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Simple Holiday Baking

With so much going on this holiday season, it is helpful to know you can simplify certain festivities without sacrificing anything. Baking can be fun and simple, if you go basic and recall the holidays from your childhood. One of my first memories is baking cookies with my Grandma. What is important to know; I do not remember it being complicated or hard. In fact, our family is getting ready to celebrate our 15th annual cookie party. I know for certain that no one spends too much time baking; the importance is placed on making memories and spending time together. I will also touch on fun easy packaging of cookies to send to loved ones. This article should get you on track to baking simply in no time.

-Start with baking bar cookies. Sometimes you are in a rush and do not want to spend time cutting cookies out or individually rolling them. When that is the case, bar cookies are the answer. In no time at all, you can whip up a few pans, put them in the oven and be done in a little over an hour. Snicker doodles or lemon bars are a few ideas that come to mind. Blonde brownies, regular brownies, and even standard chocolate chip cookies can be made into bar cookies.

-Get ready to dip! I love dipping everything in chocolate; it is one of my weaknesses. Get creative. Last year I took crushed candy canes and mixed together melted white chocolate and made festive candy cane bark. You can dip uncrushed candy canes, pretzels, nuts, and even fruit. Here is a recipe for dipping candy canes:

Dipping Candy Canes:
Needed: Package of candy canes, white or regular chocolate (your favorite kind), and sprinkles. Melt the chocolate of your choosing on a double boiler or in a bowl that is over another bowl of warm water. Carefully dip candy canes and place on parchment paper to rest for five minutes. After the candy canes have rested for five minutes, dip the chocolate end in sprinkles. Lay the candy canes back on parchment paper and let dry.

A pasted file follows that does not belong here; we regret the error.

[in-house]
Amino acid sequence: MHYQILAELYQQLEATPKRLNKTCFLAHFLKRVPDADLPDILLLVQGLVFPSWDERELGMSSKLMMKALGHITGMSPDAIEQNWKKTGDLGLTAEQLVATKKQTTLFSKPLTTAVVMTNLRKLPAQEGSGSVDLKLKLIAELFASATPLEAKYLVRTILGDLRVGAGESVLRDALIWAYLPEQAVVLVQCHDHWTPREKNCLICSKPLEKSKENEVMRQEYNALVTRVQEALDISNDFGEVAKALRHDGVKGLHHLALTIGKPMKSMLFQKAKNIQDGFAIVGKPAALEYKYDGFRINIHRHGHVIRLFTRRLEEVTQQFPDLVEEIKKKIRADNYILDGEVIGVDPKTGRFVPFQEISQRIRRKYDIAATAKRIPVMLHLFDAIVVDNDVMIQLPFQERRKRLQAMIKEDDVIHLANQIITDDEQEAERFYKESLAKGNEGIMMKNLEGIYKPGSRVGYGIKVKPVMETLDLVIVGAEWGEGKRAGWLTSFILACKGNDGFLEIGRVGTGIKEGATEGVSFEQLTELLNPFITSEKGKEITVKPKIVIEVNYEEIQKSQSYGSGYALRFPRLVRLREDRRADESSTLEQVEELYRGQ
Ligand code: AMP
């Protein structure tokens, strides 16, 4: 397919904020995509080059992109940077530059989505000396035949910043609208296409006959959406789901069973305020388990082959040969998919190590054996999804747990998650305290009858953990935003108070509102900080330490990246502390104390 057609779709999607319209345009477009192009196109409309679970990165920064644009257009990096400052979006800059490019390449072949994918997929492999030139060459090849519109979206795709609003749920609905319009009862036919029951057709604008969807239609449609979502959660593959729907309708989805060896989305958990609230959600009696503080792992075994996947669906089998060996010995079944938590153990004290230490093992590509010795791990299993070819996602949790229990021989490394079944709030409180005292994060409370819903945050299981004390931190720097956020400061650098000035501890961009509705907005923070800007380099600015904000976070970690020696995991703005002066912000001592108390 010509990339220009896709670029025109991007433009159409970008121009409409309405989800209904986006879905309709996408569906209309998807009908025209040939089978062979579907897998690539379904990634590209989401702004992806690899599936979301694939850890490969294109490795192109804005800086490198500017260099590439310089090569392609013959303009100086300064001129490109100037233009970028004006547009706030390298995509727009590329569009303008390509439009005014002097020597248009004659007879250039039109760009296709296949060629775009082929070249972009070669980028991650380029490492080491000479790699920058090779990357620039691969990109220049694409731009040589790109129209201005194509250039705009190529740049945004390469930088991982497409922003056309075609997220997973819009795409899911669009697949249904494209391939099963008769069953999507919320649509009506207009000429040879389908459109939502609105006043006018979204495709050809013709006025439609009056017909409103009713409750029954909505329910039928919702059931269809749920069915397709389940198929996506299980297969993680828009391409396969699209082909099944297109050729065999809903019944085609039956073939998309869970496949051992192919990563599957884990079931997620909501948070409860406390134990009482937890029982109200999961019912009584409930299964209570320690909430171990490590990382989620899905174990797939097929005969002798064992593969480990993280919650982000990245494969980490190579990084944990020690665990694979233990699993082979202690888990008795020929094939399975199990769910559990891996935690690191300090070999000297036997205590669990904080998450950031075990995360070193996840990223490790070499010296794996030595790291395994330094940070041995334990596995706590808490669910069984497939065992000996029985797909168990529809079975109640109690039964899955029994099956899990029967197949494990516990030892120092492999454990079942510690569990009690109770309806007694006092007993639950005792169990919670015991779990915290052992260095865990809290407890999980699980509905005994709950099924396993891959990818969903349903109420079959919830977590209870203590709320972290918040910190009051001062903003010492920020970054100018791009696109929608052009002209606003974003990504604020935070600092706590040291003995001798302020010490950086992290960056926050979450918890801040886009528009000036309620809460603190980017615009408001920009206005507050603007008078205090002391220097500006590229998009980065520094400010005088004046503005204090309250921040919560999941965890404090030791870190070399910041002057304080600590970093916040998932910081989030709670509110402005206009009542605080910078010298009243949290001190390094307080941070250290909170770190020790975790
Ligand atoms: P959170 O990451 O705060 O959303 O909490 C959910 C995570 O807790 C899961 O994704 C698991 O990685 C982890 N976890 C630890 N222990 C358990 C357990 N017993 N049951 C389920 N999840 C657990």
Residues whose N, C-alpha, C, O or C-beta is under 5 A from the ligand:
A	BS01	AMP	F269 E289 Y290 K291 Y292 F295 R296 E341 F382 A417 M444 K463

-Cut out cookies are a classic cookie to bake. Enlist the help of the children in your life. Whether it is your own, grandchildren, neighborhood kids, nieces, nephews, etc., kids put the special touches on these cookies. Get your favorite simple recipe and start rolling! Get creative and get some decorative details such as candies, frosting, etc. Children just love baking these cookies and will be a lot of help, guaranteed! Make sure you are having fun and making memories!

-Drop out cookies are a simple cookie. Cookies that you simply drop onto the cookie sheet are easy. For example, chocolate chip drops, chocolate drops, and thumbprint cookies are not that difficult and are certainly yummy to eat.

Once you have all of these yummy desserts made, youíll want to send them to loved ones near and far. Go to your local craft store and you are sure to find interesting boxes, bags, tags, and bows to festively decorate your cookies with as little muss and fuss as possible. Look for these items in particular:

-Chinese food packages.
Often found in the birthday aisle, these little containers can hold about a dozen cookies, depending on the size of the cookie. Look for festive colors such as red, green, blue, silver, and gold.

-Bakerís boxes.
Boxes that bakers put donuts and pastries in are usually found at craft stores as well. Usually these boxes are white so you will want to draw a fun scene on it or tie bows and ribbons on them.

-Tissue paper.
Placing festive tissue paper on the bottom of the box gives the cookies a little lift as well as some cushioning. Again, look for festive fun colors and designs.

-Alternative containers.
Flowerpots, small buckets, coffee mugs, and tea cups make fun and festive ways to display your cookies. Look around the house; you will be amazed at what you find.

With these simple tips you will be well on your way to baking and packaging your little surprises in no time. Remember, keep it simple, keep it fun, and make sure your priority is to make memories.


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Content copyright © 2013 by Aimee K. Wood. All rights reserved.
This content was written by Aimee K. Wood. If you wish to use this content in any manner, you need written permission. Contact Tina Razzell for details.



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